From this story, I took out an important idea for myself: young mothers do not need to open a children's online store at all. This is not as easy as it seems: I thought that I would buy things at the purchase price and not go around shopping galleries with my child, but in the end I put in as much time and effort as they invest in any other business.

Advice to those who are just going to open their own online store: make decisions carefully, think about what really attracts you, and before doing something, study the process from the inside. For example, I had no idea how many tablets I would have to manually retype - and this is just one of a dozen processes that my work consisted of.

We were ahead of our time - we were left with losses


Elena Duyun Founded in 2009 the online store, which she sold at the end of 2010.


Before opening the store, I worked in a retail business as a business coach, trained salespeople and managers, so the trade was clear to me. But no one really knew about electronic sales in Russia.

In 2009, my partner traveled to Germany and spotted this direction there. When he began to tell me about online stores, we simultaneously felt that it was possible to earn money here - our own experience of launching various businesses gave confidence. Today it seems to me that we have opened one of the first online stores in Russia. The boom on them began much later. I think our business had to be closed precisely because we started too early.

If we had continued to believe in the idea for at least another six months, we would not have sold the store.


Online shopping was not our only business, so we never put it in the first place - it was rather an exciting hobby for the money that other projects brought. At that time, we already had a service station, a car wash and a training center.

We didn’t know which was better to sell, so we decided to sell everything: from children's products to construction products. We thought that some of this would definitely shoot.

Everything was done from scratch: at that time, there was no such variety of sites and landing pages in the public domain. We ourselves were looking for templates for development, partially redoing them, clogging up all the catalogs. In ordinary, built-up business segments, we would simply hire a qualified contractor, but in this case everything was completely new and the project required the maximum personal contribution.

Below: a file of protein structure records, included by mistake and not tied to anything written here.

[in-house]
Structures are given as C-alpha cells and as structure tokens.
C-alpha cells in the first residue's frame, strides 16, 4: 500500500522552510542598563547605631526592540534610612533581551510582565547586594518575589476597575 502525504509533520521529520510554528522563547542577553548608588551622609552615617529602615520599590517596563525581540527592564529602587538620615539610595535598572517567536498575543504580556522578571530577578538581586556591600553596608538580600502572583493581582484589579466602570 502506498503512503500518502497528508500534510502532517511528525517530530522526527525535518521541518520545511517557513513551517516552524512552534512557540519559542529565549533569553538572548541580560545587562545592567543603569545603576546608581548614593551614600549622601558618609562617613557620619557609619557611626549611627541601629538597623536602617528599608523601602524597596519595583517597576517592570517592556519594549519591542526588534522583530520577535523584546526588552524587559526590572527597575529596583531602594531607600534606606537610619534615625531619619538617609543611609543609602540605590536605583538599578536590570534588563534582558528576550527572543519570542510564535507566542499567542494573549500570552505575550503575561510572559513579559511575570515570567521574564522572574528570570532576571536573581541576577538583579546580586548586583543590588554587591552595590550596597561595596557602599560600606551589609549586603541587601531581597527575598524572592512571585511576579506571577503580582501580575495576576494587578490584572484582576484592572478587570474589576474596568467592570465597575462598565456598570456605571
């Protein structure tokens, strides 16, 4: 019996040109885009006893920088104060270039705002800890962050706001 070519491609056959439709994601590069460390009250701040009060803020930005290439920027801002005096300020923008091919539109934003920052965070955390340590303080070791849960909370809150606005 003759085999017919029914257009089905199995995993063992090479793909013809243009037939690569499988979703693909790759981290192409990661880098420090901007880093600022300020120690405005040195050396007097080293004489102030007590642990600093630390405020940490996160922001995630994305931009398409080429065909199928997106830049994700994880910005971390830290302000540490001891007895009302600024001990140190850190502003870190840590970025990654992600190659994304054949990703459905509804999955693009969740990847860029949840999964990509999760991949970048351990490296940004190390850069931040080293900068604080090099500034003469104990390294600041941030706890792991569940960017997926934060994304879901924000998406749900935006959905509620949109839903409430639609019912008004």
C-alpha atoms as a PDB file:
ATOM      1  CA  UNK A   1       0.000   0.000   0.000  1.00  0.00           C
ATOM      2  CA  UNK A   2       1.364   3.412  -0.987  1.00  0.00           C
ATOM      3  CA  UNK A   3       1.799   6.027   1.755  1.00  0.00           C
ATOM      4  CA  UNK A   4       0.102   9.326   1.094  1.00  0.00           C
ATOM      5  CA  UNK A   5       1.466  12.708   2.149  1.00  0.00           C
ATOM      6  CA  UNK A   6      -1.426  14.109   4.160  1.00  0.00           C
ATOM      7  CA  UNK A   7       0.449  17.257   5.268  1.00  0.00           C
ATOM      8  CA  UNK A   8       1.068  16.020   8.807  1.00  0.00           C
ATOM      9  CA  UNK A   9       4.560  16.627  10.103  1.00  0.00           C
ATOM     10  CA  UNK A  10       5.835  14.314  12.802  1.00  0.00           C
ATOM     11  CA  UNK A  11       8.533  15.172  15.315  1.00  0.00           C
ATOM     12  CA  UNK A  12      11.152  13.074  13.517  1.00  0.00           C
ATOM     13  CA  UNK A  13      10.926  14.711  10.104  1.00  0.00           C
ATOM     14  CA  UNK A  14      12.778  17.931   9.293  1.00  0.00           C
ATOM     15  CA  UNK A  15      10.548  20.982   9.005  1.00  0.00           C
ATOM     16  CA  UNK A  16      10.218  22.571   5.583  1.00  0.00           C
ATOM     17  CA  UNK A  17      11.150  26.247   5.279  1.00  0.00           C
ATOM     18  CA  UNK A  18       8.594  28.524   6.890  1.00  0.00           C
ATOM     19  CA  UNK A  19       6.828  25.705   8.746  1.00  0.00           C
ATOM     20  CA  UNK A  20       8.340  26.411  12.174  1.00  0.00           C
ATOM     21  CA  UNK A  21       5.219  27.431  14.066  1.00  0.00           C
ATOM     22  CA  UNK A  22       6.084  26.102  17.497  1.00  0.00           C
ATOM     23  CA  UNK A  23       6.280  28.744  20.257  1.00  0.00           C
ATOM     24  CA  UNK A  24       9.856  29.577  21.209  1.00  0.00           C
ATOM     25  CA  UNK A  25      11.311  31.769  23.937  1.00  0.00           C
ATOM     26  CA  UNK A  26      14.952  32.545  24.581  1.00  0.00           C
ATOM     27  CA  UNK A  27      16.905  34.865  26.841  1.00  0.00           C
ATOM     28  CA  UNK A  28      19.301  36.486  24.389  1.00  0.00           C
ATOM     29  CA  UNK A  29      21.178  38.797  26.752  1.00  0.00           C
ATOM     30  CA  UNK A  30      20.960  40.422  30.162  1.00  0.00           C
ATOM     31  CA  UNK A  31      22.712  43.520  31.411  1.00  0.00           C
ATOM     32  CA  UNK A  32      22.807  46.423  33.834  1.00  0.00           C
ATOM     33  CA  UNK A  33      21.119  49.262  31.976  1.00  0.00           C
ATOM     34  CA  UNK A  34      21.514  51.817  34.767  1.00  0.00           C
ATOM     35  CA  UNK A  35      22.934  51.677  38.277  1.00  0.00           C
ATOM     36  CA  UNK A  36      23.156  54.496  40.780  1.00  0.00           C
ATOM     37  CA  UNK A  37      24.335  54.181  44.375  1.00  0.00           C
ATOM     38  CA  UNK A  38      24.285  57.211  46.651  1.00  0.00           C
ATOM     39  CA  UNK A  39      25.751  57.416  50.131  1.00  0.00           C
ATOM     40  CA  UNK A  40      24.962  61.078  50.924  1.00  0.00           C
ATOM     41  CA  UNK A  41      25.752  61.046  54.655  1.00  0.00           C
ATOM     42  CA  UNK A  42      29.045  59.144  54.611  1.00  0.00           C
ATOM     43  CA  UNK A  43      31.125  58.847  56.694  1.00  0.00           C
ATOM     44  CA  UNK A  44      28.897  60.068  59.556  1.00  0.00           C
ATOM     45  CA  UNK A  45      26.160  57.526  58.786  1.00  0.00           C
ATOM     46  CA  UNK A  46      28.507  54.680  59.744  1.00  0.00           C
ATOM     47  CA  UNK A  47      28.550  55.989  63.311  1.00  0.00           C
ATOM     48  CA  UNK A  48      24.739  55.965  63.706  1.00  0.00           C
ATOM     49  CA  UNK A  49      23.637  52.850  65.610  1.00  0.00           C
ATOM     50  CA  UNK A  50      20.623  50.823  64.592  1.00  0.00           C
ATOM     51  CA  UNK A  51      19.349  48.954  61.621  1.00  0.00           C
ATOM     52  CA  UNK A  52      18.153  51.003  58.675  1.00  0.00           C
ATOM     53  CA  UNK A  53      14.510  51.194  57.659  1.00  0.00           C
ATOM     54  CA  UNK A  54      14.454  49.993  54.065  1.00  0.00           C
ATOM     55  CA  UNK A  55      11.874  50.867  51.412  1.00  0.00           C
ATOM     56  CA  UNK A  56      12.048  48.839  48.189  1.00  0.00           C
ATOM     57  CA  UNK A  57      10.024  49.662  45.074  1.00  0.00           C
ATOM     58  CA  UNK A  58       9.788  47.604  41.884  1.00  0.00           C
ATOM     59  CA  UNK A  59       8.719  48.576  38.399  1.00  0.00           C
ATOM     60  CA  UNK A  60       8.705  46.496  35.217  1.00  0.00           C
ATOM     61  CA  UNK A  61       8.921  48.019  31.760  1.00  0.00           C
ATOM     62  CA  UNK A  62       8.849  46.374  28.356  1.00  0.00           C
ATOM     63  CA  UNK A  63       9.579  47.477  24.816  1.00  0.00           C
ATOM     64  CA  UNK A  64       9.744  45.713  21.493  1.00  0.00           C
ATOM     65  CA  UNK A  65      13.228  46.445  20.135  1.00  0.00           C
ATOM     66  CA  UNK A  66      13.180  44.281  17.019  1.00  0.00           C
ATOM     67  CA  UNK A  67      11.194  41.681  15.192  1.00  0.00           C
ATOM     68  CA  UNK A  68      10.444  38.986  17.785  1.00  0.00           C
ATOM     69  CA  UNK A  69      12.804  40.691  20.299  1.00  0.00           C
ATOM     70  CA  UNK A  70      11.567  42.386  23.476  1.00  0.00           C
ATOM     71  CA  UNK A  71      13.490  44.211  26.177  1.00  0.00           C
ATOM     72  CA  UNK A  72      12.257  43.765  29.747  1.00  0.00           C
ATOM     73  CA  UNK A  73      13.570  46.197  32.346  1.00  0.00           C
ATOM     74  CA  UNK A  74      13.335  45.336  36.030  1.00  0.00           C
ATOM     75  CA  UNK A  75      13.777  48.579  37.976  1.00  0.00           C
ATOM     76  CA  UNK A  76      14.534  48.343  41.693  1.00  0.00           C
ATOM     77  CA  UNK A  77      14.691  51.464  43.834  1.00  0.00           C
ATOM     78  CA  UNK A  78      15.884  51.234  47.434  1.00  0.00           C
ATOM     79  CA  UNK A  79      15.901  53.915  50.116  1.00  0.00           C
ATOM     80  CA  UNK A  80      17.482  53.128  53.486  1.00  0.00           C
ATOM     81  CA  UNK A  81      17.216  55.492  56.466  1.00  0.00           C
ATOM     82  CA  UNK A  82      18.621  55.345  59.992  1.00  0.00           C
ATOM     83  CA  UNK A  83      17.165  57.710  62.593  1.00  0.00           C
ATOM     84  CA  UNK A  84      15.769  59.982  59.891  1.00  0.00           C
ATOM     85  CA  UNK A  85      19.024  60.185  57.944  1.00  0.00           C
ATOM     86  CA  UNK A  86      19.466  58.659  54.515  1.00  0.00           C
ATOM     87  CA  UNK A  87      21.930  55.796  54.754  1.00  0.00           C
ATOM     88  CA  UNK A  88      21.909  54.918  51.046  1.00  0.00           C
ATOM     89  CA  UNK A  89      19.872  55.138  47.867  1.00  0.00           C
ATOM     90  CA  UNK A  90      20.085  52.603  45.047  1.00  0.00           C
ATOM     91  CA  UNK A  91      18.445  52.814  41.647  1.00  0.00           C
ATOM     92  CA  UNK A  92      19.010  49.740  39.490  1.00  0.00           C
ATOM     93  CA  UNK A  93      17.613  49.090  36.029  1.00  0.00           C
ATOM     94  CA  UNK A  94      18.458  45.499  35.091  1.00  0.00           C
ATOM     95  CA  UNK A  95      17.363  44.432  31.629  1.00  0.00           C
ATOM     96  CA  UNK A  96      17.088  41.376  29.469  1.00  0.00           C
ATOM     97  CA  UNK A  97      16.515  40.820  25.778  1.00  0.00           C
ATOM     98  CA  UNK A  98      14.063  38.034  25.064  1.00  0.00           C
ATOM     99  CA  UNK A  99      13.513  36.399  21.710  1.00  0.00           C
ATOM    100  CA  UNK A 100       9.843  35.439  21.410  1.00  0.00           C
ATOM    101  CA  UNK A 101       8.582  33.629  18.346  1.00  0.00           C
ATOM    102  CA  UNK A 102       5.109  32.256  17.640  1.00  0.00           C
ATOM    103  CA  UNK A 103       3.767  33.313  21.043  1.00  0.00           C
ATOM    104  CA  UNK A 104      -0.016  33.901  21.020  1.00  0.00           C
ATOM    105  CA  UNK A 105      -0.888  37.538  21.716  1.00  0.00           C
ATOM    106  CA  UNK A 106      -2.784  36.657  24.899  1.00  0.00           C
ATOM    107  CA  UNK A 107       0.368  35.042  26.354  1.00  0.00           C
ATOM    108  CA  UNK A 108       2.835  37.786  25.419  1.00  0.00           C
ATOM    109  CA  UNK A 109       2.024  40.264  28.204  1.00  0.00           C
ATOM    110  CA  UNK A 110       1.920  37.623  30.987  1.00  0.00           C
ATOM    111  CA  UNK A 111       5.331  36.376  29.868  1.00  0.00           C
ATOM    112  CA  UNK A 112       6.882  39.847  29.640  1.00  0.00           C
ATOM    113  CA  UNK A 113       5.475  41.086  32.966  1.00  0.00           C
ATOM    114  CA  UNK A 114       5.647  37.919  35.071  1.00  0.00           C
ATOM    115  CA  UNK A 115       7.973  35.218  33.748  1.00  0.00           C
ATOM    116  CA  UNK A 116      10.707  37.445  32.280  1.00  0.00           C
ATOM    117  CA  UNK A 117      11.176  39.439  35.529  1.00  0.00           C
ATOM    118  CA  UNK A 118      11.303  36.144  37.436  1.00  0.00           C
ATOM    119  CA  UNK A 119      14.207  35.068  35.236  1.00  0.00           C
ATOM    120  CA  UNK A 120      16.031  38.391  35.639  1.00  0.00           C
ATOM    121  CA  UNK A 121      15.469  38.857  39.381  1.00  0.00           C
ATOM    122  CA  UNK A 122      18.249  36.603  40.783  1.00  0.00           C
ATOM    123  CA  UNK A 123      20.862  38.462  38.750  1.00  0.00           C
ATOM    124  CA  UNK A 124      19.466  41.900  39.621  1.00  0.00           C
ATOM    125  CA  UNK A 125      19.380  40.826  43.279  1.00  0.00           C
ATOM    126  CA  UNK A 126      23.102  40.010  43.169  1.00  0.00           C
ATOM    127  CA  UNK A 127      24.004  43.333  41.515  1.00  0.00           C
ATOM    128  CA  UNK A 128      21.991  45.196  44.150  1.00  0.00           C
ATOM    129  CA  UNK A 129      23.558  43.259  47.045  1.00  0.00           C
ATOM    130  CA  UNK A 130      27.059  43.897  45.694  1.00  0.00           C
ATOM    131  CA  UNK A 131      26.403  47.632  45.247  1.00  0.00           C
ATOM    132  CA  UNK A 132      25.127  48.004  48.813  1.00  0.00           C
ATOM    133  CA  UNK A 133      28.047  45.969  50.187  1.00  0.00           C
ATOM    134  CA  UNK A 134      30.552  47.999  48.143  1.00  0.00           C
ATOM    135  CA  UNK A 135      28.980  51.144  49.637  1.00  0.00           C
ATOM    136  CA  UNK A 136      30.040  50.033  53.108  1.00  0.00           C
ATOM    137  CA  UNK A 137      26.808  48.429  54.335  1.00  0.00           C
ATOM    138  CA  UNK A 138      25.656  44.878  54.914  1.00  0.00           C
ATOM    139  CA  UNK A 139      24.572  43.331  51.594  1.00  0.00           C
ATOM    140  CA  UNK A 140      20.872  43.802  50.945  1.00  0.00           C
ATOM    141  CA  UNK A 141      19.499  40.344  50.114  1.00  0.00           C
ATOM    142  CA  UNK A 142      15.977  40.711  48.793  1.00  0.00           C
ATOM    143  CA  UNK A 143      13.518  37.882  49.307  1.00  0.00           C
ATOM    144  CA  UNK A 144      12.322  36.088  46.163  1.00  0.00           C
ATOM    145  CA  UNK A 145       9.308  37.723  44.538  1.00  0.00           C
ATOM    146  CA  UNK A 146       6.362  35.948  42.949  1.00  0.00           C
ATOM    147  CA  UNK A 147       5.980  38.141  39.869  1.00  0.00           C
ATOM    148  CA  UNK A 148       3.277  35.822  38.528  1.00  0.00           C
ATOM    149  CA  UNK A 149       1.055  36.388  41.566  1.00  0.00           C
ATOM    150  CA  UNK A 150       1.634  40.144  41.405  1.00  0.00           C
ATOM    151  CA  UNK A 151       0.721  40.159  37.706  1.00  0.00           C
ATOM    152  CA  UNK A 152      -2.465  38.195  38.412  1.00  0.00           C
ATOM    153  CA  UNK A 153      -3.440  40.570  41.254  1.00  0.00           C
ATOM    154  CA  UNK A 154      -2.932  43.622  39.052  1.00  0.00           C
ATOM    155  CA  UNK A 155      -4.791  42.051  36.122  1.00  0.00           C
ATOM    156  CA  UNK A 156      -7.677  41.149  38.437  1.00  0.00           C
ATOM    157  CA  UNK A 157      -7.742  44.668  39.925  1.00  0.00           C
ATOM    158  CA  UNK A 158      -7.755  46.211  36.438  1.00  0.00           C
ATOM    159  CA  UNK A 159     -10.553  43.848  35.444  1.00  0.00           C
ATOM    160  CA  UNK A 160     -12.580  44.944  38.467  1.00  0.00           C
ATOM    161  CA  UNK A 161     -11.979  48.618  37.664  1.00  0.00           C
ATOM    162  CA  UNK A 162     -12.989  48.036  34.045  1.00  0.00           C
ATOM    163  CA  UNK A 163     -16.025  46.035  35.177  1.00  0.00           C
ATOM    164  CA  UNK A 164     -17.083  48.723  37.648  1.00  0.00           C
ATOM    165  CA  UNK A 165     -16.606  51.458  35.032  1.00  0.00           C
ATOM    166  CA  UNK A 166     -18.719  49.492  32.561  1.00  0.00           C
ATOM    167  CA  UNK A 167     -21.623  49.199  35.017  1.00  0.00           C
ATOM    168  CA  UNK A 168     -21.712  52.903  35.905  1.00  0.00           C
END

It was very intensive work, and now I'm not talking about finding partners or clients, but about getting to know the internal system. It was necessary to figure out how everything worked. For example, what should be in the description for a person to want to buy a product without seeing it. The whole story was to figure out how the buttons function, what is "Buy". Now it seems obvious, but then knowledge had to be collected bit by bit, most often looking at foreign experience. Searching for information took up almost all of my free time.

We bought goods from suppliers upon order, and the main expenses were associated precisely with the technical side of the online store: the domain, the site template and the site itself. There were also monthly expenses: from the very beginning of work, we rented an office, put a telephone there, and also hired five employees. Four of them put the goods into the database, and one held the position of development director. The amount of work already at the start was such that we definitely would not have done it together.


Customers came to us through advertisements in online catalogs, but there were so few of them that we could count them on our fingers.